UNITED NATIONS (Reuters) - The United Nations on Thursday confirmed 34 people have been found dead at an Iranian dissident camp in Iraq after Iraqi security forces moved against the camp last week.
“We are aware of 34 dead in the camp and its immediate environs,” U.N. spokesman Farhan Haq said. “We’re trying to get further details.”
He said U.N. officials visited the camp on Wednesday.
The fatality count was the same number of deaths Camp Ashraf residents had reported. Their death toll was disputed by Iraqi authorities, who said only three people were killed in the operation and others were dead before troops moved in.
Iraqi authorities say the three were killed when security forces responded to rock-throwing and threats by residents during an operation to reclaim land from the camp and return it to farmers. The Iraqi Defense Ministry has said it will launch an investigation into the operation.
Senator John Kerry, chairman of the Senate Foreign Relations Committee, said the U.N. confirmation was “deeply disturbing and the Iraqi military action is simply unacceptable.”
He said in a statement that the situation at the camp was untenable and urged the Iraqis to take “corrective action” and “stop the bleeding.”
“The Iraqi government has announced a full investigation into the massacre and it must be thorough and serious,” he said. “The investigation must hold accountable the responsible parties and ensure that there will be no sequel.”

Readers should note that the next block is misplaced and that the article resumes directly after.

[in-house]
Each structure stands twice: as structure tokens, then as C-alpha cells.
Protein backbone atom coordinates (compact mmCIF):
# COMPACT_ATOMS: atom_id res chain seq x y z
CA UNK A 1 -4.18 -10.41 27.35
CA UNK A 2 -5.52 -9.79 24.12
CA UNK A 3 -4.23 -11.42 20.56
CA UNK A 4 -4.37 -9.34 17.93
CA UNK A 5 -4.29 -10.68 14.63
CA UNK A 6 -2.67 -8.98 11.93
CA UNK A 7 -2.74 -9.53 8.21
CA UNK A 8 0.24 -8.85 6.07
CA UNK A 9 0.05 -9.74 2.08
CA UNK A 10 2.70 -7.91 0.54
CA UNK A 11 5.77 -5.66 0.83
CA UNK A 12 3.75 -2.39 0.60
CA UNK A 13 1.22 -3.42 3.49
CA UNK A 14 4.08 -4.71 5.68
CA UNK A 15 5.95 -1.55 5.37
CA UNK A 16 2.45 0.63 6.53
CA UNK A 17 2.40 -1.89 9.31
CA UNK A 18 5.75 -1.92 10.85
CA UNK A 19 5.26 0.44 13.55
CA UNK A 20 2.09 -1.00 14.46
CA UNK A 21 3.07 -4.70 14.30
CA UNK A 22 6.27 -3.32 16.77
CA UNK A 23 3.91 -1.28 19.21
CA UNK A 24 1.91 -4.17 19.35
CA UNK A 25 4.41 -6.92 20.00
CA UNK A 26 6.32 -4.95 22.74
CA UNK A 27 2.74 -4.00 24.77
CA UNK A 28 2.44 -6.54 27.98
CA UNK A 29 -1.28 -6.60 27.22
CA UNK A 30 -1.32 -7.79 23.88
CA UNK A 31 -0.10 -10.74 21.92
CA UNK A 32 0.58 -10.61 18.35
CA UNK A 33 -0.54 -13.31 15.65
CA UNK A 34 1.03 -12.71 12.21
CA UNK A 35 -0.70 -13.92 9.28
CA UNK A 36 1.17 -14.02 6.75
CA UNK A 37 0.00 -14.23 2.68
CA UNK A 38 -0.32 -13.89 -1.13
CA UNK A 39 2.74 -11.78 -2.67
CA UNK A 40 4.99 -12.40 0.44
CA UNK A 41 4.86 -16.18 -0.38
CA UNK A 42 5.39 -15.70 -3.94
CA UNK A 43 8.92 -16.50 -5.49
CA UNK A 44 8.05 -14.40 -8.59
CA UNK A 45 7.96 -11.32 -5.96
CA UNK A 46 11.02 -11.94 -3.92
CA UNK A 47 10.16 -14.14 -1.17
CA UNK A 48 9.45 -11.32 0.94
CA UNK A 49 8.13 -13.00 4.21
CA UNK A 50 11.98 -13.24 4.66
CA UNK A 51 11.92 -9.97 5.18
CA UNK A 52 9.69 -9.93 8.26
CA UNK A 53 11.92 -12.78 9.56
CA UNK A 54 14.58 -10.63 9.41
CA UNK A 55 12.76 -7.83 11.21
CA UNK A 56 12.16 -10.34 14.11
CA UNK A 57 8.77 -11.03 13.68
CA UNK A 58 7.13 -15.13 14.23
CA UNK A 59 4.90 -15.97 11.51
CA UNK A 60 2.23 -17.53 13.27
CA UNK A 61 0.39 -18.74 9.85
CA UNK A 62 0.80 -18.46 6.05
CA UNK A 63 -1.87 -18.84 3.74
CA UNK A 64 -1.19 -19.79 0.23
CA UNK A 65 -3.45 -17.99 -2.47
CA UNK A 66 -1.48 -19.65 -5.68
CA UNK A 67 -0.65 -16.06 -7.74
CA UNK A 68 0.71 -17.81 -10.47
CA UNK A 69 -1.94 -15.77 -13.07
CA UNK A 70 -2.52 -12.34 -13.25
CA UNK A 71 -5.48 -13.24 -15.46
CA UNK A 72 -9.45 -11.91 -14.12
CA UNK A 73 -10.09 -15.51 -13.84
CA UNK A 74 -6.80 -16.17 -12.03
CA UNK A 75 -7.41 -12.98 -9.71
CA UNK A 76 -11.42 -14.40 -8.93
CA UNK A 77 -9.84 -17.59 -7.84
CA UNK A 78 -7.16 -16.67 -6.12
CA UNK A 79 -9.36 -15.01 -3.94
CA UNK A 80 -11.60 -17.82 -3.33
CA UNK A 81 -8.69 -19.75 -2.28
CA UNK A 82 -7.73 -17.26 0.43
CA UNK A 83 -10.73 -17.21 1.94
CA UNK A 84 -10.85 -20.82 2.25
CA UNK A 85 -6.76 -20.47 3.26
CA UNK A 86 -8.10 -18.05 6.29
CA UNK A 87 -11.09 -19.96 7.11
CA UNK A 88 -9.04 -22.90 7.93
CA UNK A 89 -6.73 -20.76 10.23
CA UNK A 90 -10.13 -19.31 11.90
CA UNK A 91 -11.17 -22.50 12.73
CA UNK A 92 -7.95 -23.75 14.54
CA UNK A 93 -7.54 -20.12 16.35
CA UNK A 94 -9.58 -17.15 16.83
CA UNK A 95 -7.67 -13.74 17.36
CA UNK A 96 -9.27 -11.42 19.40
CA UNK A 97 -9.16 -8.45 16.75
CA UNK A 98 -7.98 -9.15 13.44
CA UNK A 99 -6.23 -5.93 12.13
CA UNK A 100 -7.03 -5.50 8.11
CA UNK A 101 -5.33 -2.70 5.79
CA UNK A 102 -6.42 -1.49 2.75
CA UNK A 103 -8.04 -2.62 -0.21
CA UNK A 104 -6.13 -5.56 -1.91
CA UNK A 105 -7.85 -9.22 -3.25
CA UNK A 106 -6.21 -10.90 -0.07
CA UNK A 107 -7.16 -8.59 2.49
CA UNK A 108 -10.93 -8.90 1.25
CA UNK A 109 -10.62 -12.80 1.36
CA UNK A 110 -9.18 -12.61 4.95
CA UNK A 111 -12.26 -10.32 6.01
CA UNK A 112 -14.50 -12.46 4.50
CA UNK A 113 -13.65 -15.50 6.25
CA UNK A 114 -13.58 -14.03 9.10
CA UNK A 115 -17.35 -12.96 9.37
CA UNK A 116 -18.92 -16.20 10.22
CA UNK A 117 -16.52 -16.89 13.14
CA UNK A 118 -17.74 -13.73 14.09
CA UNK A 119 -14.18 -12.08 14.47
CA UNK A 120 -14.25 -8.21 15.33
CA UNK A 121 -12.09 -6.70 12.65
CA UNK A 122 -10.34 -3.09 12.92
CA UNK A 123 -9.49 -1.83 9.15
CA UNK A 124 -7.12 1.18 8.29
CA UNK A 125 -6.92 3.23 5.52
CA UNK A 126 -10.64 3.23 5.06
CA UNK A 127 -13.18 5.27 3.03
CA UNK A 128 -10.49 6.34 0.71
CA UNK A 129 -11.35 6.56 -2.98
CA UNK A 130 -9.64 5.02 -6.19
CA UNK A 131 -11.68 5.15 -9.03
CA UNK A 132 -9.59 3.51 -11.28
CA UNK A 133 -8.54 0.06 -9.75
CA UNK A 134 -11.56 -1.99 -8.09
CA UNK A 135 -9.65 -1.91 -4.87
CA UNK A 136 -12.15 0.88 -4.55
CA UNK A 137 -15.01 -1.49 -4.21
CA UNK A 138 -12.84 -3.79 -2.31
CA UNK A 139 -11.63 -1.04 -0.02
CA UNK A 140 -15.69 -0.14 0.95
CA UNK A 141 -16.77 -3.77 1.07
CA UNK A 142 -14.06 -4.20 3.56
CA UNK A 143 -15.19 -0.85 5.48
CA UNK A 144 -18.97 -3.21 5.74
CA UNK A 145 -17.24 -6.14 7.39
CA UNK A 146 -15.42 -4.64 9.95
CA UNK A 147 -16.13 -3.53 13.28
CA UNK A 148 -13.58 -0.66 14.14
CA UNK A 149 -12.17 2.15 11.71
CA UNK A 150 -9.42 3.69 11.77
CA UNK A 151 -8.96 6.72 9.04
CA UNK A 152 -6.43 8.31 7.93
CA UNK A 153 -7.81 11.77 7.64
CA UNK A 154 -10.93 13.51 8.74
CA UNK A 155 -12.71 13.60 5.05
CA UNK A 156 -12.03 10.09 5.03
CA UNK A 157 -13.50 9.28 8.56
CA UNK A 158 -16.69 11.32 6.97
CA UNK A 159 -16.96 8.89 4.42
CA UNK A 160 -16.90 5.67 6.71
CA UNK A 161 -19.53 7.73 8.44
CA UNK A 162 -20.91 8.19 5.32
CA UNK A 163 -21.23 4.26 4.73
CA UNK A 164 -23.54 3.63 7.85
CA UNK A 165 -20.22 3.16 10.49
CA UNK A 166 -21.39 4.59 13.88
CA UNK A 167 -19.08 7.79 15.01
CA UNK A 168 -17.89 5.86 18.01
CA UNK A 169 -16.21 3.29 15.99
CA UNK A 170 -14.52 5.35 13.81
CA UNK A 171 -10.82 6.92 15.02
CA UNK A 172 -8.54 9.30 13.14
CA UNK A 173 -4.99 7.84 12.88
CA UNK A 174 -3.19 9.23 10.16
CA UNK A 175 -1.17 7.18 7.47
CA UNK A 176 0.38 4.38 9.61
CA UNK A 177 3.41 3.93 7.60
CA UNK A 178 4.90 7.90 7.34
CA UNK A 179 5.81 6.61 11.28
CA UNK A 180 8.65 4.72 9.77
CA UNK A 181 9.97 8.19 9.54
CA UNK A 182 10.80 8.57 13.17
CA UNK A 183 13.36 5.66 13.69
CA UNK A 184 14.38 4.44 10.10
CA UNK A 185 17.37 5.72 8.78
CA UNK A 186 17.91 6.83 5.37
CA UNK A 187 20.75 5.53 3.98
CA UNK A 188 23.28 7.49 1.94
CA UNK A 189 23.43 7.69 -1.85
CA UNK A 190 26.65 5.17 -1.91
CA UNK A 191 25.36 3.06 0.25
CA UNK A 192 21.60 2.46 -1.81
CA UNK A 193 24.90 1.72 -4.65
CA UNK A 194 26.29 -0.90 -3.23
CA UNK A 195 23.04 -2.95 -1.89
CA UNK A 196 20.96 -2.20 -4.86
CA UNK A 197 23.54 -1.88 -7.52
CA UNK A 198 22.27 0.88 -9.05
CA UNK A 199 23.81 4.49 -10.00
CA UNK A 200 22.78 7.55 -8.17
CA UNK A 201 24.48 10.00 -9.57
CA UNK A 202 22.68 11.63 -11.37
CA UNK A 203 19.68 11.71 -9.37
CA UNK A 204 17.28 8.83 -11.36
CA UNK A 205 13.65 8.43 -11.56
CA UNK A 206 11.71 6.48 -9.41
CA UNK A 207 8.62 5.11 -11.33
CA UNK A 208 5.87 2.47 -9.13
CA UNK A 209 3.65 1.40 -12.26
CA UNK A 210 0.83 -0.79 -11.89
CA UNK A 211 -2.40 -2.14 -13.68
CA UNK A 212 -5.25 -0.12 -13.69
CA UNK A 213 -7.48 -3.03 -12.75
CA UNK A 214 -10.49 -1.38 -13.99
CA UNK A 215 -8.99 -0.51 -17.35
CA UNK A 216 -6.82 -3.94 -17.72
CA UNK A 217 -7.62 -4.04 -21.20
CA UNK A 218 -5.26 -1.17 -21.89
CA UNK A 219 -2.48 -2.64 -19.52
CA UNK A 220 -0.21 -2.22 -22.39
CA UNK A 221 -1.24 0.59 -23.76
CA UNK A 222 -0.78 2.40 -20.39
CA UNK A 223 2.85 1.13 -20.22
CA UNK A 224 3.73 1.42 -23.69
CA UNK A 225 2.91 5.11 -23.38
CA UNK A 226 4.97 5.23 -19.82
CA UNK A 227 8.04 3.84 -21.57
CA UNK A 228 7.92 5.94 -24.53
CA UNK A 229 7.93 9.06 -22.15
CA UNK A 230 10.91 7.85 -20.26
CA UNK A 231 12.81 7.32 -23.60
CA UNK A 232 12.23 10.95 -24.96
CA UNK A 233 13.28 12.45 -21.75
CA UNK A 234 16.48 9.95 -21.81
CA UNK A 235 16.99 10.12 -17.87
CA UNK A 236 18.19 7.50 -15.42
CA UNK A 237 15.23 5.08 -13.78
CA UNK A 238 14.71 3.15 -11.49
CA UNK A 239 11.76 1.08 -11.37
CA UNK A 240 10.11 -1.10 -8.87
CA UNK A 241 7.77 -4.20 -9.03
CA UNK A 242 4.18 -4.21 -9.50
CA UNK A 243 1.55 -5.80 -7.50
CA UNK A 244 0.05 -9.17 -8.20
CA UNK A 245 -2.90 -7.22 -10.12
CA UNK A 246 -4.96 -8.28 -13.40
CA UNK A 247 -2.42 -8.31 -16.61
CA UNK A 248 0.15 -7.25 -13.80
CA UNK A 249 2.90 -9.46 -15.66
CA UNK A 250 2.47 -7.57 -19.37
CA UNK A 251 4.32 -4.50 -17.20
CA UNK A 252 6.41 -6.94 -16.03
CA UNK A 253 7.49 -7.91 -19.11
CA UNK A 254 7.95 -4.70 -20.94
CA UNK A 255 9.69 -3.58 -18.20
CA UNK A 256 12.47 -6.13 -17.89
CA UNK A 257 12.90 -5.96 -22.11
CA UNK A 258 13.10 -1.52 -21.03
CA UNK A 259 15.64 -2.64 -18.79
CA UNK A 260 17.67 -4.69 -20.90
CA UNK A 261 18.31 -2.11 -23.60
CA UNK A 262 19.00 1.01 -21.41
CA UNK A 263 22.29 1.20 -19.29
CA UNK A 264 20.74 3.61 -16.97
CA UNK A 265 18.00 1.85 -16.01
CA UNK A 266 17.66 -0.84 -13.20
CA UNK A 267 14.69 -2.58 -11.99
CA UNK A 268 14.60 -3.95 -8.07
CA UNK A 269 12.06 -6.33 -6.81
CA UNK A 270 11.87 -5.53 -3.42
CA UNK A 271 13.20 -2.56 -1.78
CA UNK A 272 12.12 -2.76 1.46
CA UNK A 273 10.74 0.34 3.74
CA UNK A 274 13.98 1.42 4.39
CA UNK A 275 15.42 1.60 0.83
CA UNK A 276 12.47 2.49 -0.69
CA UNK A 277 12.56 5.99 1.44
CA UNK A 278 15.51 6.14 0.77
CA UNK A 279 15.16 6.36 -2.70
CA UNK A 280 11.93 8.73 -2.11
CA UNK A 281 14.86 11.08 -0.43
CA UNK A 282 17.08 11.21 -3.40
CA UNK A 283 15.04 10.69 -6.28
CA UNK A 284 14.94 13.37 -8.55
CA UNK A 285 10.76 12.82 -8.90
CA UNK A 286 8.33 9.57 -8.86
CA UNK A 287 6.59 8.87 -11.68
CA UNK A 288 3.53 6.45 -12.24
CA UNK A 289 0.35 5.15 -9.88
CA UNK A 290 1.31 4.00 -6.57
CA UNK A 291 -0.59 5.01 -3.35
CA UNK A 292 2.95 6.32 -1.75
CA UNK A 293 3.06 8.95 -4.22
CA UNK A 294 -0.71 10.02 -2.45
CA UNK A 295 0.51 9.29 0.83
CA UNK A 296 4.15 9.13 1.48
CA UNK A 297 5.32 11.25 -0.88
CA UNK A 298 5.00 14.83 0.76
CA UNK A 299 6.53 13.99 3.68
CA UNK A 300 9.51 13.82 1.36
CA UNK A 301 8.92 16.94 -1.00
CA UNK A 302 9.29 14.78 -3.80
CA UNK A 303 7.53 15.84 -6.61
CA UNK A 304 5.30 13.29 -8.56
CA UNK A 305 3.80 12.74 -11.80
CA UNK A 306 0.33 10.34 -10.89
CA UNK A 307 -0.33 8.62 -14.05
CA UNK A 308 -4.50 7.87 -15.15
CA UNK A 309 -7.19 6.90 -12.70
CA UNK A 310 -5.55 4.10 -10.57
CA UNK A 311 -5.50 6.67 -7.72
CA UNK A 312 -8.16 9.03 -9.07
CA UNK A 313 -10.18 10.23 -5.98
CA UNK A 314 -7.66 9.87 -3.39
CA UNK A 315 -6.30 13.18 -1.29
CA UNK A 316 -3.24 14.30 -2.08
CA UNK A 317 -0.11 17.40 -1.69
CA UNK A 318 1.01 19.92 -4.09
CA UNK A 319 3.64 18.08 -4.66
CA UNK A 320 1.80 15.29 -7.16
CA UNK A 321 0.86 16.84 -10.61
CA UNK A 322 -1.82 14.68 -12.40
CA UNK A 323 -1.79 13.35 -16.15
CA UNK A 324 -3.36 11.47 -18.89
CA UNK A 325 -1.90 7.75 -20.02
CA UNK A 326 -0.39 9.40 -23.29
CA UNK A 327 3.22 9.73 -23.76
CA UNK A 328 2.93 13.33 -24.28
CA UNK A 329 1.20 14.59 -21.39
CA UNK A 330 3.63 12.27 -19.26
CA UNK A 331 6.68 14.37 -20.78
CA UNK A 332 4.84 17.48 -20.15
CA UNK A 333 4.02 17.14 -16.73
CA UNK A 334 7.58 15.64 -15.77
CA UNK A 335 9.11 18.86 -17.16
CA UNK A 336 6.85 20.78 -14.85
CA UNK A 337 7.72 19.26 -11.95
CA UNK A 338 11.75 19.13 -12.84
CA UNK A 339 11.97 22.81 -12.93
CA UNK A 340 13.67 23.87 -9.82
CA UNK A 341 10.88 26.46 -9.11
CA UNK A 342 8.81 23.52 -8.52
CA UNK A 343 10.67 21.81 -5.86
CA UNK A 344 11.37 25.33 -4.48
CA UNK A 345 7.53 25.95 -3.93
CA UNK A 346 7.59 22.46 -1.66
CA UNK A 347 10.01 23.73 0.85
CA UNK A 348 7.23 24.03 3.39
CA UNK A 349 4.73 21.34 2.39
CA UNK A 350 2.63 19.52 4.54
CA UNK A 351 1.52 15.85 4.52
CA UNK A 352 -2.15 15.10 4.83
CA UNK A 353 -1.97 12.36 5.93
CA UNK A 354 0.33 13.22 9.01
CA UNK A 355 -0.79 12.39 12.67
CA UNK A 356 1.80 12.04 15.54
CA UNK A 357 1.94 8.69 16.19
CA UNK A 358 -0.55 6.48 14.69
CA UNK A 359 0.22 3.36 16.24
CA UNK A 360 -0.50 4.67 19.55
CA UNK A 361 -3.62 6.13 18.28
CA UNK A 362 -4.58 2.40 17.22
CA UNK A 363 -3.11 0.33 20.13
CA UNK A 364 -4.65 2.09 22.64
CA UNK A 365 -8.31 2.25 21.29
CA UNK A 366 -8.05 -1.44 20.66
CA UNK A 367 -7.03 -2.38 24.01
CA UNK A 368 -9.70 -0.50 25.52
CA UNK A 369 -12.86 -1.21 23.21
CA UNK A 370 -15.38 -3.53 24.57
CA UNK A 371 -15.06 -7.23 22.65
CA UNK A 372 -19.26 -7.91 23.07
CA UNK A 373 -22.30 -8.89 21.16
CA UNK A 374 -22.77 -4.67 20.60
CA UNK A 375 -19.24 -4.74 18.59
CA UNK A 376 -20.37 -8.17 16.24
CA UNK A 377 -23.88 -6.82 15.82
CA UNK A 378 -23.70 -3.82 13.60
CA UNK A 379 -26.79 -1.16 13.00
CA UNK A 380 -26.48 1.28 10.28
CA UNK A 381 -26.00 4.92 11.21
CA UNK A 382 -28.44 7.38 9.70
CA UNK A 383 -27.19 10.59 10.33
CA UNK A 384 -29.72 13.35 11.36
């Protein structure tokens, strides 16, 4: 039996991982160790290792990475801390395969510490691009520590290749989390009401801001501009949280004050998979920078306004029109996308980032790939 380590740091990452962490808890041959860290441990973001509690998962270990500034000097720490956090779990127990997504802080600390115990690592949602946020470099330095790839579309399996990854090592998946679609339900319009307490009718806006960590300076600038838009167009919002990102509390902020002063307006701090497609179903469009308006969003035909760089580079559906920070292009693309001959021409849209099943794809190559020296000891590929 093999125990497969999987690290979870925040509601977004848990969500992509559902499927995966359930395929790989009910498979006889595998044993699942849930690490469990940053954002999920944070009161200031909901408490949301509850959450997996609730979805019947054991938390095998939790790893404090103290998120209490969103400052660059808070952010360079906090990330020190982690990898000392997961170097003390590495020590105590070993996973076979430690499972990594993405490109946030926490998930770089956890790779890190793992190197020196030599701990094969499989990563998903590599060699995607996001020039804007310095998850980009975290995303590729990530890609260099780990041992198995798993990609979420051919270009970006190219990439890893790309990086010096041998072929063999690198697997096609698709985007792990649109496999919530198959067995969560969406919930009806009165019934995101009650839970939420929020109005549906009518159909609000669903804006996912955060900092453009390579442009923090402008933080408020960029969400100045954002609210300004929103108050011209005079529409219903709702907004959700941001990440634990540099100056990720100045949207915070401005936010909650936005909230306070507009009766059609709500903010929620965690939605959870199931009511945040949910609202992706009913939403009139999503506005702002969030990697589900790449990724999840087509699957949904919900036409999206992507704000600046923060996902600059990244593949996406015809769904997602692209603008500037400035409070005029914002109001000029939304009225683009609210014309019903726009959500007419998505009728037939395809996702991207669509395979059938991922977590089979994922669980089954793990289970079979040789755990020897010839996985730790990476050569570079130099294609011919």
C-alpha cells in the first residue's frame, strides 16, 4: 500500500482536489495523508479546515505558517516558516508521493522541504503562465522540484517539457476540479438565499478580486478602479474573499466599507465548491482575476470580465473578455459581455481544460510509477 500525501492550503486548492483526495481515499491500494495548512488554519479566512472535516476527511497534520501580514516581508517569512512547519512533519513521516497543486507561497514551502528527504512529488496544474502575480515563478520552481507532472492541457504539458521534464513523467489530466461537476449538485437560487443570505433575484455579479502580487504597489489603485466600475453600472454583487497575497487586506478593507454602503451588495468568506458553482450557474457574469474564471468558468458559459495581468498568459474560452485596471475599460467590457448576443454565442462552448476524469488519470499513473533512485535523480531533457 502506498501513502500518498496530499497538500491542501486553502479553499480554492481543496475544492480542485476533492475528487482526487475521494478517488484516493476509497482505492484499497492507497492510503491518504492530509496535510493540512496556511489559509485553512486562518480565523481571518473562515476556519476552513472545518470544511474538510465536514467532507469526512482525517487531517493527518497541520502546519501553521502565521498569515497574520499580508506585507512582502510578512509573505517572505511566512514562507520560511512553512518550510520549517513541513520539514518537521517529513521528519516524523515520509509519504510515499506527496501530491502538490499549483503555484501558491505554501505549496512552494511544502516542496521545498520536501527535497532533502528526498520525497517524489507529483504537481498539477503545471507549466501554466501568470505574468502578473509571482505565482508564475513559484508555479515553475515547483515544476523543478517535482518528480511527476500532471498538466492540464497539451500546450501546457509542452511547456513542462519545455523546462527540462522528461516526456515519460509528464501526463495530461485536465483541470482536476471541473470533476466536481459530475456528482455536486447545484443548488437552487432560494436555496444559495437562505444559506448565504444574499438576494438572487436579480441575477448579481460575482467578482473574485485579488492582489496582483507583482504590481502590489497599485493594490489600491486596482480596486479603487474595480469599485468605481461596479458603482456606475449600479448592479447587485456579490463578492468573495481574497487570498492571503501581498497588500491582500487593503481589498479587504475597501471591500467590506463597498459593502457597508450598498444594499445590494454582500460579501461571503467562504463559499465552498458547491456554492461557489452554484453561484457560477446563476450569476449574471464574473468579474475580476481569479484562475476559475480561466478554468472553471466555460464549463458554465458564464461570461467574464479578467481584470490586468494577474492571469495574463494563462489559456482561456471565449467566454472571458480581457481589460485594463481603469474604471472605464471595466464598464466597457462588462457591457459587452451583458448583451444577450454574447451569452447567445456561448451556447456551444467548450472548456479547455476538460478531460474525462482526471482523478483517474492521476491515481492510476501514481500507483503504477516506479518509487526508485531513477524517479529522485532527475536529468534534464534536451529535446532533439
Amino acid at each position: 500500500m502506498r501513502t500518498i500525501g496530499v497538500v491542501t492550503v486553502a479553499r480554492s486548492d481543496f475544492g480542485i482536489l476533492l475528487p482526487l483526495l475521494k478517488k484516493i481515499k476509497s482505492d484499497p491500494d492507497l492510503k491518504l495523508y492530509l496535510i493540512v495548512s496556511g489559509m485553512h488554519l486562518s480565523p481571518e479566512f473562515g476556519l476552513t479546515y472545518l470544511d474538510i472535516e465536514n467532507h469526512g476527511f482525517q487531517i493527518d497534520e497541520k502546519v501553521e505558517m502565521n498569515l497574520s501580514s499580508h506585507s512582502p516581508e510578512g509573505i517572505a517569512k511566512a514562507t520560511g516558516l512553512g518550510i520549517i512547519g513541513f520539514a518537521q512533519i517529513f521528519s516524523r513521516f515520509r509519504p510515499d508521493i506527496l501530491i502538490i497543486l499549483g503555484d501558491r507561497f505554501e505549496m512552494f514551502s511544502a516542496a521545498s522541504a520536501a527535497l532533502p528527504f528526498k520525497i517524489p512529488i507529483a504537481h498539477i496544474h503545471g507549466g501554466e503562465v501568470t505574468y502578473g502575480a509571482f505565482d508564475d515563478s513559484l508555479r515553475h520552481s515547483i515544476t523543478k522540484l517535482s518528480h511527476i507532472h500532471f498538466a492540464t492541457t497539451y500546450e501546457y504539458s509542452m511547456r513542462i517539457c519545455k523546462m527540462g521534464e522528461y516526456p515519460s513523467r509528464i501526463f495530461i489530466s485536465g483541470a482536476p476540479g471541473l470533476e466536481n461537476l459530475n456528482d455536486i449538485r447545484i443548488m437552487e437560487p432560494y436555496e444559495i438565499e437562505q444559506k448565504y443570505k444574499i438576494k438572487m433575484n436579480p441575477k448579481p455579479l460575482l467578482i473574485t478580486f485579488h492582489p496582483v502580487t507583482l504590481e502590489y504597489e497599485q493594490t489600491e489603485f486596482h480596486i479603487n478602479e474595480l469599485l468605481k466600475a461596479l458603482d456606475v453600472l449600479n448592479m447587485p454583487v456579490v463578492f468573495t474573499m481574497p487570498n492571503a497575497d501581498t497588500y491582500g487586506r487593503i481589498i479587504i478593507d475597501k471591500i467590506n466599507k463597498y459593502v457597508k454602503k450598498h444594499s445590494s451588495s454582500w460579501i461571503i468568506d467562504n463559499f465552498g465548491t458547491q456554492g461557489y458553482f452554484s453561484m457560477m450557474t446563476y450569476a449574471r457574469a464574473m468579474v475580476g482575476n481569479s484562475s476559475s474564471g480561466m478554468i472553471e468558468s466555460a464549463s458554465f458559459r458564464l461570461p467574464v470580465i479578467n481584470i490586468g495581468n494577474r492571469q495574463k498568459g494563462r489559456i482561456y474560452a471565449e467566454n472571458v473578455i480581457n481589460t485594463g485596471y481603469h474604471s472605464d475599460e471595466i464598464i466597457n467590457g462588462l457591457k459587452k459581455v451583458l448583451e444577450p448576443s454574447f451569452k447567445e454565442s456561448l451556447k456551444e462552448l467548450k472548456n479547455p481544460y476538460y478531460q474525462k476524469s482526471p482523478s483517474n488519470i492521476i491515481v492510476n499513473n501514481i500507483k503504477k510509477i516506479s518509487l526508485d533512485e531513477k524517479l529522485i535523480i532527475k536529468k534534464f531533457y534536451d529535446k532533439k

Ashraf is the base of the People’s Mujahideen Organization of Iran, which the United States, Iraq and Iran consider a terrorist organization, although the European Union removed it from its terrorism blacklist in 2009.
The group, seeking the overthrow of Iran’s Islamic government, mounted attacks on Iran from Iraq before Saddam Hussein’s 2003 downfall. In the 1970s, it led a guerrilla campaign against the U.S.-backed Shah of Iran, including attacks on U.S. targets.
Hussein gave it refuge in Iraq in the 1980s and some of its fighters joined him in the 1980-1988 war against Iran. The group surrendered its weapons to U.S. forces after the 2003 invasion that ousted Saddam.
Maryam Rajavi, head of the group’s political wing, the National Council of Resistance of Iran, said the U.N. statement confirmed “the scope of the crimes perpetrated by the Iraqi forces ... against defenseless and civilian Ashraf residents.”
“This atrocity is a clear case of crime against humanity, war crime and crime against (the) international community,” she said in a statement, adding that a U.N. team should remain at Camp Ashraf to monitor the situation there.
Reporting by Louis Charbonneau; editing by Mohammad Zargham